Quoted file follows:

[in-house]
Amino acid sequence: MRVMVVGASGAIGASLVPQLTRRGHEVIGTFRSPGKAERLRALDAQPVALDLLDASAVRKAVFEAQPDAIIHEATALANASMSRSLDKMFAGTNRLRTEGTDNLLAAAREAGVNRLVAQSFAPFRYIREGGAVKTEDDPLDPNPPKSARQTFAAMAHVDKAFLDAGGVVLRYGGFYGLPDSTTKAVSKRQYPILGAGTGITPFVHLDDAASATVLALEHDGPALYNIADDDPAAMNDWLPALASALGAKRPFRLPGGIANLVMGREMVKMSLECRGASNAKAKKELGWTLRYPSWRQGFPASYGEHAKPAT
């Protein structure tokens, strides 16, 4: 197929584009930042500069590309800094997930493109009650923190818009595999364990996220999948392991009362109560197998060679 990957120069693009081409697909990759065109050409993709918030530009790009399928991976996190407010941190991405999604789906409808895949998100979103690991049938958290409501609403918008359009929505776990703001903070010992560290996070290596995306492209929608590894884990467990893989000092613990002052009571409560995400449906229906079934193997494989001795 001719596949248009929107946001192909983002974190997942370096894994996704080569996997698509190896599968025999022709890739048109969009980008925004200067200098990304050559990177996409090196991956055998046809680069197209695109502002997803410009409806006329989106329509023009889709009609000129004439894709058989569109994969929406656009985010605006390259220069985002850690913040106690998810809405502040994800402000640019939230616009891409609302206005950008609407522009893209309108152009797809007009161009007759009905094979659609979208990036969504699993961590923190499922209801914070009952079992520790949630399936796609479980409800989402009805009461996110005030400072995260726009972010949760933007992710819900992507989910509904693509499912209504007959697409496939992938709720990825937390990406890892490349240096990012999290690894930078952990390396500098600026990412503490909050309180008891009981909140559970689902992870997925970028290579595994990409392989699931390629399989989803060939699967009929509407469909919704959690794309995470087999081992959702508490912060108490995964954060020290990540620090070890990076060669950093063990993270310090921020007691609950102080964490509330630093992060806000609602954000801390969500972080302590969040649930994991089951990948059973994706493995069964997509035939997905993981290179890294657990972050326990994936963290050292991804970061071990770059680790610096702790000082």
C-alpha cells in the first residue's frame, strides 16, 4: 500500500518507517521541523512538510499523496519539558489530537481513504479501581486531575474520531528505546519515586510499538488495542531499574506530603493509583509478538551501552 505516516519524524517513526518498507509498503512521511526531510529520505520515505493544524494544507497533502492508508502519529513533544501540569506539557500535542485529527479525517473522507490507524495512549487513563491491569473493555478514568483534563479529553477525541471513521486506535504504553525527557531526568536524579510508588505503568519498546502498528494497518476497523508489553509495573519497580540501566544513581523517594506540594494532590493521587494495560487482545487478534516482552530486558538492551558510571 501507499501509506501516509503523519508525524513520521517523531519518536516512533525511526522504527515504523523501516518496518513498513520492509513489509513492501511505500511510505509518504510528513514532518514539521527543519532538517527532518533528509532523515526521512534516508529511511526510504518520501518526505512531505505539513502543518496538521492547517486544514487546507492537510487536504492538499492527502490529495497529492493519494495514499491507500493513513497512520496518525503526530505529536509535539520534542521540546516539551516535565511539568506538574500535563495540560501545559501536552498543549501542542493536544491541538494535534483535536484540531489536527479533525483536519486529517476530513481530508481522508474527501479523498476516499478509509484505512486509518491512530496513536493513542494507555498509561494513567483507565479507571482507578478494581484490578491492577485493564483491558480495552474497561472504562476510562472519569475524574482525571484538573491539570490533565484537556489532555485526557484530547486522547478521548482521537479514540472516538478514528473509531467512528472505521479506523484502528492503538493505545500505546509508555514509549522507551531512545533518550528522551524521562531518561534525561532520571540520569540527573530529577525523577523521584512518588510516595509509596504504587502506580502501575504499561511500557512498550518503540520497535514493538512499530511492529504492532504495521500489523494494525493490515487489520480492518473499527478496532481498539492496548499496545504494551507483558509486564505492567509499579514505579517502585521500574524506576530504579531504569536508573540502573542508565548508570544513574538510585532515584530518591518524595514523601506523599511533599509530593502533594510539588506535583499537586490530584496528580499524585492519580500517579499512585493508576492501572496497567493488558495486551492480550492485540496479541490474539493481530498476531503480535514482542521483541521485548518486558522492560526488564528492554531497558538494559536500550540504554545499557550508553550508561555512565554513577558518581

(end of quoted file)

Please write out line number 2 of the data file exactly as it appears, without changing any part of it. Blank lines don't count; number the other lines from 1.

Amino acid sequence: MRVMVVGASGAIGASLVPQLTRRGHEVIGTFRSPGKAERLRALDAQPVALDLLDASAVRKAVFEAQPDAIIHEATALANASMSRSLDKMFAGTNRLRTEGTDNLLAAAREAGVNRLVAQSFAPFRYIREGGAVKTEDDPLDPNPPKSARQTFAAMAHVDKAFLDAGGVVLRYGGFYGLPDSTTKAVSKRQYPILGAGTGITPFVHLDDAASATVLALEHDGPALYNIADDDPAAMNDWLPALASALGAKRPFRLPGGIANLVMGREMVKMSLECRGASNAKAKKELGWTLRYPSWRQGFPASYGEHAKPAT